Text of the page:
“After the last drops of rain began to fall more slowly from the rooftops and the sky’s blue began to spread over the street’s paving-stones, then the vehicles sang a different song, louder and happier, and windows could be heard opening up to the no longer forgetful sun. From the narrow street at the end of the next block came the loud invitation of the first seller of lottery tickets, and nails being nailed into crates in the shop opposite reverberated in the limpid space. It was an ambiguous holiday, official but not strictly observed. Work and repose coexisted, and I had nothing to do. I’d woken up early, and I took a long time getting ready to exist.
I paced from one side of the room to the other, dreaming out loud incoherent and impossible things – deeds I’d forgotten to do, hopeless ambitions haphazardly realized, fluid and lively conversations which, were they to be, would already have been. And in this reverie without grandeur or calm, in this hopeless and endless dallying, I paced away my free morning, and my words – said out loud in a low voice – multiplied in the echoing cloister of my inglorious isolation. Seen from the outside, my human figure was ridiculous like everything human in its intimacy.
Over the pyjamas of my abandoned sleep I’d put on an old overcoat, habitually employed for these morning vigils. My old slippers were falling apart, especially the left one. And with my hands in the pockets of my posthumous coat, I strolled down the avenue of my small room in broad and decisive steps, playing out in my useless reverie a dream no different from anybody else’s.
Through the open coolness of my only window, thick drops of leftover rain could still be heard falling from the rooftops. It was still somewhat moist and cool from having rained. The sky, however, was triumphantly blue, and the clouds that remained from the defeated or tired rain retreated behind the Castle,* surrendering to the sky its rightful paths. It was an occasion to be happy. But something weighed on me, some inscrutable yearning, an indefinable and perhaps even noble desire. Perhaps it was just taking me a long time to feel alive.
And when I leaned out my high window, looking down at the street I couldn’t see, I suddenly felt like one of those damp rags used for housecleaning that are taken to the window to dry but are forgotten, balled up, on the sill where they slowly leave a stain.”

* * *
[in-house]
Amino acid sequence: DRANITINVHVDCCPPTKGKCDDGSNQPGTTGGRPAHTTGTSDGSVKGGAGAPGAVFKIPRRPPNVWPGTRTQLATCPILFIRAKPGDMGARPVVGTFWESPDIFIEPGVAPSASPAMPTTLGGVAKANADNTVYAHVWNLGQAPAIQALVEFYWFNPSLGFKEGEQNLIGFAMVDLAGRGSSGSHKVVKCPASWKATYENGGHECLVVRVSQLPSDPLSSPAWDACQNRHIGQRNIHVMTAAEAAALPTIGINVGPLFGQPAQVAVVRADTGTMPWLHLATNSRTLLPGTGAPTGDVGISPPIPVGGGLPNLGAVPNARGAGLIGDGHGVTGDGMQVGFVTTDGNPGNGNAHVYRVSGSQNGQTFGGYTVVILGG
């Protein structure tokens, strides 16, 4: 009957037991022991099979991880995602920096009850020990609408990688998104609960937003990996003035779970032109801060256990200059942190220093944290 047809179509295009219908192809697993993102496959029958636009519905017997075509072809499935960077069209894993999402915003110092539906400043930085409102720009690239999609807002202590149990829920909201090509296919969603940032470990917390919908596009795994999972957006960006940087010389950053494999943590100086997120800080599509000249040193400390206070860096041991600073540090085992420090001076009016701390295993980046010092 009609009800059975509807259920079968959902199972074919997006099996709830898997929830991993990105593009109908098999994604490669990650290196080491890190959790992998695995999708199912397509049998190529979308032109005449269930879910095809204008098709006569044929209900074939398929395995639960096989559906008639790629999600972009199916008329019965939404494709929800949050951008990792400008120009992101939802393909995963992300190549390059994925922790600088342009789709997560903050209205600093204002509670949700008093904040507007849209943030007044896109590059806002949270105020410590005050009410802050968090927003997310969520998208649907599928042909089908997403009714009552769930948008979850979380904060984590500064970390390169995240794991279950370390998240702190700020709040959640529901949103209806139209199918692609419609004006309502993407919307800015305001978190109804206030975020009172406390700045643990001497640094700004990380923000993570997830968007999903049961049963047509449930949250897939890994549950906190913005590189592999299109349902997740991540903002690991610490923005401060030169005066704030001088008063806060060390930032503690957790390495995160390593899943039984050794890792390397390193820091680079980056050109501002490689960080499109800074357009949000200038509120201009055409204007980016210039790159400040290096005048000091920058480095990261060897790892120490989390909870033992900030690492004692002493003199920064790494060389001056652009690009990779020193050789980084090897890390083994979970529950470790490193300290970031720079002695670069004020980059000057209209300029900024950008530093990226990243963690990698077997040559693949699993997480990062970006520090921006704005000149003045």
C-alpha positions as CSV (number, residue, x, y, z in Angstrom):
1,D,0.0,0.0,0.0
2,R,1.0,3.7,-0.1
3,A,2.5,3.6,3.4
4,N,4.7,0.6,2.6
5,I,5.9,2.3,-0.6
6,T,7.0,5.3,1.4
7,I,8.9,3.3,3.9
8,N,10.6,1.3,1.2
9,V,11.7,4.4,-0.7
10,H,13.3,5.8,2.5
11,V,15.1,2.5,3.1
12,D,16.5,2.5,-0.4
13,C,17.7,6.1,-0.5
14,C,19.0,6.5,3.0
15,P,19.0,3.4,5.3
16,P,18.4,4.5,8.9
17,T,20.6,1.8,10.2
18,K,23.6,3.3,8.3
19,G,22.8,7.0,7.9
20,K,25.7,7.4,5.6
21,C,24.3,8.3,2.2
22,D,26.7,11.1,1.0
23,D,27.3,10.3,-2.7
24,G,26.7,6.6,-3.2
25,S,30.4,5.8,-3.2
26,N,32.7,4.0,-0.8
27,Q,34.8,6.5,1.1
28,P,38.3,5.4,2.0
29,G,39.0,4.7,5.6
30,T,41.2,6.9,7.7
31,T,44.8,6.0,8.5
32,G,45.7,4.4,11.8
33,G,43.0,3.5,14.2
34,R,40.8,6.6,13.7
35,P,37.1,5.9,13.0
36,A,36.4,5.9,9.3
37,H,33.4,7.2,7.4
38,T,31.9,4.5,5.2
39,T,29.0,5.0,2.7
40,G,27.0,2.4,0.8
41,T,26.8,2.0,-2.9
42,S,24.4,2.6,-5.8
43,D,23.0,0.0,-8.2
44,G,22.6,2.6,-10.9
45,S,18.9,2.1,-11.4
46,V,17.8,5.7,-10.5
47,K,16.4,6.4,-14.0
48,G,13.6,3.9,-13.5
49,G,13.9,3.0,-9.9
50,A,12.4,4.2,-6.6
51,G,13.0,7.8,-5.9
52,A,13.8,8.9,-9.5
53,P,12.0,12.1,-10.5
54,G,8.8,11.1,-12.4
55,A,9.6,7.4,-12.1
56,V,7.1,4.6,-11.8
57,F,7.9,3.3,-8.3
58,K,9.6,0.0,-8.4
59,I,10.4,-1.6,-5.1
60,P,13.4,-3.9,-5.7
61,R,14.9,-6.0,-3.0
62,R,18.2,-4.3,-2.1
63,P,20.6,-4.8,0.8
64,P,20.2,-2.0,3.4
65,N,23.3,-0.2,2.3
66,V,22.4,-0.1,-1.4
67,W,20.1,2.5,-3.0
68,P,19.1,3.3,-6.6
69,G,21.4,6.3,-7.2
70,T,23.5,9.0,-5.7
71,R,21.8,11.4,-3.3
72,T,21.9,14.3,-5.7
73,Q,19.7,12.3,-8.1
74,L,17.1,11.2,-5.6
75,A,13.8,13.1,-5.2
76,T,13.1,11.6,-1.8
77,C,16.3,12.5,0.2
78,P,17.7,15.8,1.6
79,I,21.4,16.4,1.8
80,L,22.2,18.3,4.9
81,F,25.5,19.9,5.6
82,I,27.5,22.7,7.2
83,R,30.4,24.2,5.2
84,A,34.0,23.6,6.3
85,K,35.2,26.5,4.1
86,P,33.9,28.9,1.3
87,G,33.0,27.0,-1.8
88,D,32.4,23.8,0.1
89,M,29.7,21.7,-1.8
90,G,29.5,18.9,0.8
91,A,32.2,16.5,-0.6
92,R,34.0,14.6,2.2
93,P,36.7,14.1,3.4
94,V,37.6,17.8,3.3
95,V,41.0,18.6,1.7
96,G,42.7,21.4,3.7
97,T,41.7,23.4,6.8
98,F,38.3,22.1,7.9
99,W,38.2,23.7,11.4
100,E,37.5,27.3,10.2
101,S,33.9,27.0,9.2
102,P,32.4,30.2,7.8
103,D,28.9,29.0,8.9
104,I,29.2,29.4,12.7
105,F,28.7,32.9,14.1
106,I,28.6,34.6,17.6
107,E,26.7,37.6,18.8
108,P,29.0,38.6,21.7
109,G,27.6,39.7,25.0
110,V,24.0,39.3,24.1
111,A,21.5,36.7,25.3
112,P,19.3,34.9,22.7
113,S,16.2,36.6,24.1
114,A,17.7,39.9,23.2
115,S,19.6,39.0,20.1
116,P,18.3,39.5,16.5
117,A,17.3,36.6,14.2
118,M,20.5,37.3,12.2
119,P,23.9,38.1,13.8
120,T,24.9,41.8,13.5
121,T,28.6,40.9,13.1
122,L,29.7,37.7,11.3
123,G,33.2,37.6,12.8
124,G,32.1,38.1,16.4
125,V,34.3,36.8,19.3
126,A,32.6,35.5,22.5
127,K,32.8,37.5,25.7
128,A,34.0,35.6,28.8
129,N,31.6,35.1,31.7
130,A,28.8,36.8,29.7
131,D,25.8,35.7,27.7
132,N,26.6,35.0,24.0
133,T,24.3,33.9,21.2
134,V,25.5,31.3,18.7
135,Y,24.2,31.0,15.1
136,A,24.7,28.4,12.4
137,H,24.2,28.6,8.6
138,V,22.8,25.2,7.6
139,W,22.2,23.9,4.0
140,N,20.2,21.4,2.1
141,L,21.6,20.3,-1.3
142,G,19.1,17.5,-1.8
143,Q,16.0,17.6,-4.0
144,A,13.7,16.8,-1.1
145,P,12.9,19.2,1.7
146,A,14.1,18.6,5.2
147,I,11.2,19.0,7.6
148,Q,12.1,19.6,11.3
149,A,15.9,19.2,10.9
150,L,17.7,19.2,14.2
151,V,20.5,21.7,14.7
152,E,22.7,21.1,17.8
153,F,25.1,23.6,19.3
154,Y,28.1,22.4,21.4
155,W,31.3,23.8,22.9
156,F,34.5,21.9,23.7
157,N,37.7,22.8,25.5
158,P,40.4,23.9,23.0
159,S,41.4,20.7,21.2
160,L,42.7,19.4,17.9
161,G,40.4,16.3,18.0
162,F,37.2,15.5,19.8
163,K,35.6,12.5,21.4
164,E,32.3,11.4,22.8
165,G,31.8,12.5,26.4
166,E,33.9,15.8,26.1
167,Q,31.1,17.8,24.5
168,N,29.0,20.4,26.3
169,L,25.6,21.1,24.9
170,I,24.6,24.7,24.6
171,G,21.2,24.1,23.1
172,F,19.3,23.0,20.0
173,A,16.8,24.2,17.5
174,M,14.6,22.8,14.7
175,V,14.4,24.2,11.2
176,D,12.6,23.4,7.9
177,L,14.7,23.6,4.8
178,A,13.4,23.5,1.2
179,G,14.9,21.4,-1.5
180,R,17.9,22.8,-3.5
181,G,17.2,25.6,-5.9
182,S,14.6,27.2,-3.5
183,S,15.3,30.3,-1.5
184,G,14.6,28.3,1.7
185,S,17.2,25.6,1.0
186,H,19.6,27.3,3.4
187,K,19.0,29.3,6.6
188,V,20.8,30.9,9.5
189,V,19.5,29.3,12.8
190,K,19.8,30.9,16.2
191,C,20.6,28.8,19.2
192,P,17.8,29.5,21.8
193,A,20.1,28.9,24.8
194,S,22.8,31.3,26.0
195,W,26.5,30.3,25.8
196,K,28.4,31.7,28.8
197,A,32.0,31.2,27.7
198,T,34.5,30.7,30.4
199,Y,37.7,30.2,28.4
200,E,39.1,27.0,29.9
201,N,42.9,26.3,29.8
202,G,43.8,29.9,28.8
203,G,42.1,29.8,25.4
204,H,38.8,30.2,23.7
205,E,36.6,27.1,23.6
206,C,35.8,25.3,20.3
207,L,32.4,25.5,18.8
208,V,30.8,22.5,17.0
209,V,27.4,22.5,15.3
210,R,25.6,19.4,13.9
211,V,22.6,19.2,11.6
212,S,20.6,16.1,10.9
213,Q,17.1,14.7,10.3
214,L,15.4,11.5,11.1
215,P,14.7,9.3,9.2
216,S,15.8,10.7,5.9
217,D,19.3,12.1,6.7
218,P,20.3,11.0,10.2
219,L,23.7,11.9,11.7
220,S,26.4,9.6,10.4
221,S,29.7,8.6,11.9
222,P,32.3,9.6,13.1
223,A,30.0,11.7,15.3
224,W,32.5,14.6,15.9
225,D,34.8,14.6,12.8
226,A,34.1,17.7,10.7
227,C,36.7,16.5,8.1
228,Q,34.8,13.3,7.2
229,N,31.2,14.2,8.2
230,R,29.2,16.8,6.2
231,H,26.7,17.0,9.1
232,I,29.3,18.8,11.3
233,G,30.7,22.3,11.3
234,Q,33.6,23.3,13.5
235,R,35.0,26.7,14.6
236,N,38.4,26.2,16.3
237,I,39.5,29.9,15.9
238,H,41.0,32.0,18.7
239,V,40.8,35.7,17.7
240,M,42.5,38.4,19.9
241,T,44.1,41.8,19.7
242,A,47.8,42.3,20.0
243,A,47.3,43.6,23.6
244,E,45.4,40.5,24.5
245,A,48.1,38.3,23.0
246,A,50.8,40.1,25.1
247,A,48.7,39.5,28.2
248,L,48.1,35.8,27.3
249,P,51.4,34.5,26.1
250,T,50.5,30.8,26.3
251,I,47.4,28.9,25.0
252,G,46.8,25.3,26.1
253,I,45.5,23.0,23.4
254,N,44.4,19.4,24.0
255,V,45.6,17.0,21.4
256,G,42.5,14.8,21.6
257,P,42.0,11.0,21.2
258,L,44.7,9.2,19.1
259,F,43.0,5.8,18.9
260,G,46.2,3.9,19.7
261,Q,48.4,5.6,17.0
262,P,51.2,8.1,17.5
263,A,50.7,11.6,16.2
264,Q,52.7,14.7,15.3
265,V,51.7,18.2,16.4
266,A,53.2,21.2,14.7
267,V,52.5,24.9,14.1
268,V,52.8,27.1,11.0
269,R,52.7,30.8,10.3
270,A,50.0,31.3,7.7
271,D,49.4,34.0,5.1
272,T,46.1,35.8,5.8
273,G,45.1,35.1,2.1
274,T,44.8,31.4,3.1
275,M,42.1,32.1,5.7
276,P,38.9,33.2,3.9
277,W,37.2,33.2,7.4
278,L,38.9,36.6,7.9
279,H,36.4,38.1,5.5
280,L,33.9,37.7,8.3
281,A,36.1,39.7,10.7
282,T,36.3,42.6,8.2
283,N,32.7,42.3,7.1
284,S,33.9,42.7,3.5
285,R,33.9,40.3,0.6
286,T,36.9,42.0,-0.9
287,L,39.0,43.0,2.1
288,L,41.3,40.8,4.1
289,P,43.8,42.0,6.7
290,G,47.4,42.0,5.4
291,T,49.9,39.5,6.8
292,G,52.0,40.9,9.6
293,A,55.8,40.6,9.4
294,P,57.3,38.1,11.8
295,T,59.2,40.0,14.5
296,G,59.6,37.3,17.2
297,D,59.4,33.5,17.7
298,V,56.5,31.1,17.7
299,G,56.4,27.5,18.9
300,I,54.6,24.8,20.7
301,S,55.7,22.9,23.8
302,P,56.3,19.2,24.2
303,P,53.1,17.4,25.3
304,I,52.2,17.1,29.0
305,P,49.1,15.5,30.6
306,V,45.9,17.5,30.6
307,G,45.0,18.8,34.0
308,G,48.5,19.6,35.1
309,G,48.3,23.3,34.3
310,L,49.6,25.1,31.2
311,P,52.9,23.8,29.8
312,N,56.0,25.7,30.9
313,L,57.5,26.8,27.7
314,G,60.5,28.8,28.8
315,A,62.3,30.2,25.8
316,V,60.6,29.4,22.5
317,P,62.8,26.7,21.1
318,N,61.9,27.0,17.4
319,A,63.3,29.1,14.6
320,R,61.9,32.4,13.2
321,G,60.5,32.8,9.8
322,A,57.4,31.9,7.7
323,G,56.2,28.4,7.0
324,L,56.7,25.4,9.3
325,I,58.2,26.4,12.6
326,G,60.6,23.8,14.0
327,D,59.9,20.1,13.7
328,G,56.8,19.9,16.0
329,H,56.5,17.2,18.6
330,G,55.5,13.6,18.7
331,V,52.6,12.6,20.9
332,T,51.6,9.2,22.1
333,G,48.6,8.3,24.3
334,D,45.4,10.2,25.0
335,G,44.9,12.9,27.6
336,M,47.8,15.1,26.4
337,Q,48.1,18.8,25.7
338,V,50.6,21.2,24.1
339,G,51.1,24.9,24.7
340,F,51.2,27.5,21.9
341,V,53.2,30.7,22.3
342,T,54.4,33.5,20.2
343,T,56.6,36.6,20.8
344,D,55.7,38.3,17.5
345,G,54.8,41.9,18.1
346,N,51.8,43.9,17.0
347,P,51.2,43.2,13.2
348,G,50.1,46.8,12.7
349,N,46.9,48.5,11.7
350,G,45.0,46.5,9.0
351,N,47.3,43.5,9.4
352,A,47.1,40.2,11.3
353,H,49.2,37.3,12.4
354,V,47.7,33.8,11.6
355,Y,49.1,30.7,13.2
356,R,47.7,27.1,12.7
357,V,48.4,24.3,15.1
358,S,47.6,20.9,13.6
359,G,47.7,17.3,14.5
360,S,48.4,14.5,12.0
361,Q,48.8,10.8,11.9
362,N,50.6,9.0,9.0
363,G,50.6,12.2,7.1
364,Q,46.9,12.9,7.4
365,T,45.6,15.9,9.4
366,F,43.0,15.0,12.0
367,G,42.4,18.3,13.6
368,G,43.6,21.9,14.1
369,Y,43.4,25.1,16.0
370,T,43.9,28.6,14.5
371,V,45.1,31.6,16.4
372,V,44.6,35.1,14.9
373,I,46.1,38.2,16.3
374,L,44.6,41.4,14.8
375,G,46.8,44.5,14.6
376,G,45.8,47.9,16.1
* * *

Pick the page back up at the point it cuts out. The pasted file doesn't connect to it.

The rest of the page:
The Effect of Rain and the Limpid Space
Rainy message, the effect of rain on our moods? Nails being nailed into crates, Christ on the cross? Something about the limpid space though makes it okay to feel the pain of that nail in the wood. This feels like a possibility for hypnotherapy? The limpid space giving that dissociated healing place where Fernando can go, perhaps when struggling with melancholia?
- How does the imagery of rain connect with your feelings of pain or sorrow?
- What does the limpid space signify for you? How does it contribute to healing?
A Holiday’s Paradox and Existential Readiness
The irony of it being a holiday, which would also signify a holy day, and yet without our routines and structures, we can often see all the overwhelming freedom of these days and end up doing very little. Which is fine if you want to relax, but I don’t think that’s what he’s seeking here. I love that sentence: I took a long time getting ready to exist. This seems to point to the self, as if existing in the capacity he is describing is like having to step into a certain self, having to step into almost a costume of the self. I would suggest an Enneagram four, sort of taking this melancholic suit and putting it around himself, not necessarily in a conscious way, Which then, of course, begs the question, who is Fernando when he’s not wearing the suit?
- What does “getting ready to exist” mean to you? Who are you when you are not wearing “the suit”?
Loneliness and Ridiculous Intimacy